This past week it seems our media companies have laid on the work as we only have one week left. Looking into personal research Enya and I visited Agbogbloshie. On the first day of our trip we drove through this market. It was an overwhelming experience for me because I we were basically in a tour bus awed by the Kayayei, cramped streets, and waste littering the ground and rivers. I remember thinking “If I could only understand their life, be on those streets with them, then I could feel less overwhelmed by this drastically different culture.” Our recent visit in Agbogbloshie where we walked around the market for three hours allowed me to understand. We went to the e-waste burning site and instead of only smelling and seeing the smoke we talked to the young boys burning, joked with the men hammering computer parts, and bought water from the girls providing water for the fires. We visited the man’s home, which had just been re-built from a fire, who showed us around Agbogbloshie and met his 4 day-old baby girl. Understanding rather than judgement is what I hope to achieve while traveling.
No other weekend could compare to the Volta Region trip. Beautiful place for beautiful people.
Many people think that slavery is a thing of the past, yet it is still happening around the world today. The past weekend was a somber reminder of what used to happen at slave forts in Ghana.
Both of the forts we visited, Cape Coast and Elmina, had this feeling of uneasiness, like the ghosts from the past were still haunting the fort.
The hardest part of the whole trip was going into the dungeons where the slaves were held. That feeling of uneasiness turned into a horrific feeling quickly when the guide started telling us about what went on in the dungeons. In one cell at Elmina Castle there would be up to 400 prisoners in it at one time. The ones that were fit enough were taken to “The Door of No Return” to be put on slave ships and the ones that were not fit enough eventually died there.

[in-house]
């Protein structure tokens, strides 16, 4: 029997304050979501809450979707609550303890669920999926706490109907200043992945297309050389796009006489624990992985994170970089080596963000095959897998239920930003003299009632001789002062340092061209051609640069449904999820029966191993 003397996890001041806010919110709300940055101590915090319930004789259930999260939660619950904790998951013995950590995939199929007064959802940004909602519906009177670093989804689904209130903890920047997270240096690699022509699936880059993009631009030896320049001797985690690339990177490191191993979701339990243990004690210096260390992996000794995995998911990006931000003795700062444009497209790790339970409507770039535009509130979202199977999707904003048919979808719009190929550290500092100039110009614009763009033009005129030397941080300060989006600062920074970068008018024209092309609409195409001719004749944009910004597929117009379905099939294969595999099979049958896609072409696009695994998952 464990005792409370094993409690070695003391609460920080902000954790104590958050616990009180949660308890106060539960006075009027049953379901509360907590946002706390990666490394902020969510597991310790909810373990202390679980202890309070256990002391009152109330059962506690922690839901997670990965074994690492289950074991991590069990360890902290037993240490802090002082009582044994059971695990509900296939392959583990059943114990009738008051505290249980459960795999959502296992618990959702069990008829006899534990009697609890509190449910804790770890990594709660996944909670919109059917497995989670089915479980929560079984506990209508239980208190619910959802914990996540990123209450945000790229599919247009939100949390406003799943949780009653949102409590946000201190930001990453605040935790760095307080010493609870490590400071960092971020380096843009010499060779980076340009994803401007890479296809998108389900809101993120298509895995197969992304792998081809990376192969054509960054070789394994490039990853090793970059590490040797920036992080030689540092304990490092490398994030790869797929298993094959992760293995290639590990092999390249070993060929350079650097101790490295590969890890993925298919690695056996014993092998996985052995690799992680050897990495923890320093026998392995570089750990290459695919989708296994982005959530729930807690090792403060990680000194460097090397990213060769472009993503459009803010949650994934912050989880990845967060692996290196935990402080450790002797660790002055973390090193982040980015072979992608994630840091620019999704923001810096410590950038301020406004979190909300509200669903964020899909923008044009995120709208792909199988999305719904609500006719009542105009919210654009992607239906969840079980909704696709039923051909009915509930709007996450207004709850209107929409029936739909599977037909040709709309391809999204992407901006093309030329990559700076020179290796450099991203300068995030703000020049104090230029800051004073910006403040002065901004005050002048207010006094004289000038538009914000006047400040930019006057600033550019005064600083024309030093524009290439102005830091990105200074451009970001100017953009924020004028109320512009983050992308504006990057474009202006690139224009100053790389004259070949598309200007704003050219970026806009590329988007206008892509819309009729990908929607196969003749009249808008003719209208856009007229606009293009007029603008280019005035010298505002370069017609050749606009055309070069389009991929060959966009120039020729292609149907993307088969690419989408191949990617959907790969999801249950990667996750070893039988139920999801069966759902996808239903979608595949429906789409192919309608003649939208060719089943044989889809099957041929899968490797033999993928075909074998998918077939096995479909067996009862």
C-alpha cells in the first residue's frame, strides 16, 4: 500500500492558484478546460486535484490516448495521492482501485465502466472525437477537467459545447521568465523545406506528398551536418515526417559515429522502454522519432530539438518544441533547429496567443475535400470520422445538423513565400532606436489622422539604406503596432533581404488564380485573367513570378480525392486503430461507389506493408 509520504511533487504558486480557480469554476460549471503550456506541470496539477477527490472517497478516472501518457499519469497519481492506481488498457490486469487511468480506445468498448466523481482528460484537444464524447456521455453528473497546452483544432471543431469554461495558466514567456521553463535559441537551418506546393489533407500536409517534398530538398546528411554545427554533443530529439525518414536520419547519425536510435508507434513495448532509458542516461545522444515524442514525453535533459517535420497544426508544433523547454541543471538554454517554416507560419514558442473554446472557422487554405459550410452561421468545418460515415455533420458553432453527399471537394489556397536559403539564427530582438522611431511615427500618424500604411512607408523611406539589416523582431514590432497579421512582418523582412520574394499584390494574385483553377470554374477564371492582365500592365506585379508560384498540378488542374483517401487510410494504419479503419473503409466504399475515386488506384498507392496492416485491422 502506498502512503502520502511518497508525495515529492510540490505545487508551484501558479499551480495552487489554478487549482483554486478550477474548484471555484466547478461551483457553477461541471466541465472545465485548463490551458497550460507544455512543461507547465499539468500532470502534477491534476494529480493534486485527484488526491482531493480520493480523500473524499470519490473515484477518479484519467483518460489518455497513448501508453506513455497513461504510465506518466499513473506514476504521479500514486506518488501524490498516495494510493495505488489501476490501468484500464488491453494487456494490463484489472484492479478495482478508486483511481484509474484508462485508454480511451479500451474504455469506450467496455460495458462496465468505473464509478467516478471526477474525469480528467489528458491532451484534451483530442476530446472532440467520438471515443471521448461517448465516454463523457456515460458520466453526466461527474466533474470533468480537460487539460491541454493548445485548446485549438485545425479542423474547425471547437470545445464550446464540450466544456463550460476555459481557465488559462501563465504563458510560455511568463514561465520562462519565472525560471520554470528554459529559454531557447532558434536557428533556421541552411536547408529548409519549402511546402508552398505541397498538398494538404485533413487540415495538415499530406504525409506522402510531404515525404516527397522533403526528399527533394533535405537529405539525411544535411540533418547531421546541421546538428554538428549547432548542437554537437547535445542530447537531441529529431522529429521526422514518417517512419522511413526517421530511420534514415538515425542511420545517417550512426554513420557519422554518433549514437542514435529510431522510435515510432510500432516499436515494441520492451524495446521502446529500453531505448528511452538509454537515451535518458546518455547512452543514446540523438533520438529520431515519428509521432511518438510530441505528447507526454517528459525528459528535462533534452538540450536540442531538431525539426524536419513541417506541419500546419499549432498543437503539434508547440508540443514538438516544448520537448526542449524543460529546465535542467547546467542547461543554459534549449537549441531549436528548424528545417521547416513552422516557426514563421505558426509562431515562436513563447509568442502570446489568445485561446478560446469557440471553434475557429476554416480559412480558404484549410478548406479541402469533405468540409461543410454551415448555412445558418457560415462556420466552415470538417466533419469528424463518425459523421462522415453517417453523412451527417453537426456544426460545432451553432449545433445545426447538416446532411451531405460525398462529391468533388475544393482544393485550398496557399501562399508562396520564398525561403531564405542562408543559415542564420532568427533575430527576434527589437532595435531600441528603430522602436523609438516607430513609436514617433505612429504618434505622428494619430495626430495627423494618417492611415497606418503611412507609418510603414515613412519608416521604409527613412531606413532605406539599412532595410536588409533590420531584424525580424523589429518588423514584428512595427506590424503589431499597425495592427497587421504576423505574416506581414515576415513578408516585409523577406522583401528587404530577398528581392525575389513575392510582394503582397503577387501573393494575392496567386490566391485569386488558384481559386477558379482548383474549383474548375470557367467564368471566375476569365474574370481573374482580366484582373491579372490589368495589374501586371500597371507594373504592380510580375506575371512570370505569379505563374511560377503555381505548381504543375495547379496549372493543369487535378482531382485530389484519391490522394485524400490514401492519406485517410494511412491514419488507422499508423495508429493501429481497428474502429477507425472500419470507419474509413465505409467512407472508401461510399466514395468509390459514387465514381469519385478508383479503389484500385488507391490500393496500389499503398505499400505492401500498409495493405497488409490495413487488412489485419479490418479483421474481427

After that, we were led into one dungeon and the lights were turned off, which is when the reality of situation really sunk in; it was crowded, pitch black and hot. Plus, there wasn’t even that many people in the room compared to how many people were put in when it was used as a slave fort.
It is unimaginable what the people that were in this situation went through. Most people know about it because they read about it in a book or saw a program on television, but the reality only sinks in once you’ve stood where the slaves once stood.
I took this little video several weeks ago while we were in the bus, driving through the heart of Kumasi’s central market. Enjoy the commentary by Kayla and Lana (discussing scandals associated with Barclays), as well as the bus’s music, courtesy of Robert, eerily synched to the pace of the events unfolding out of the window. Voodoo…
So Group B has been up to some amazing things lately, so many that combined with the somewhat unreliable internet, we have a back up of blog posts waiting. Here are some photograph teasers of some of what is to come…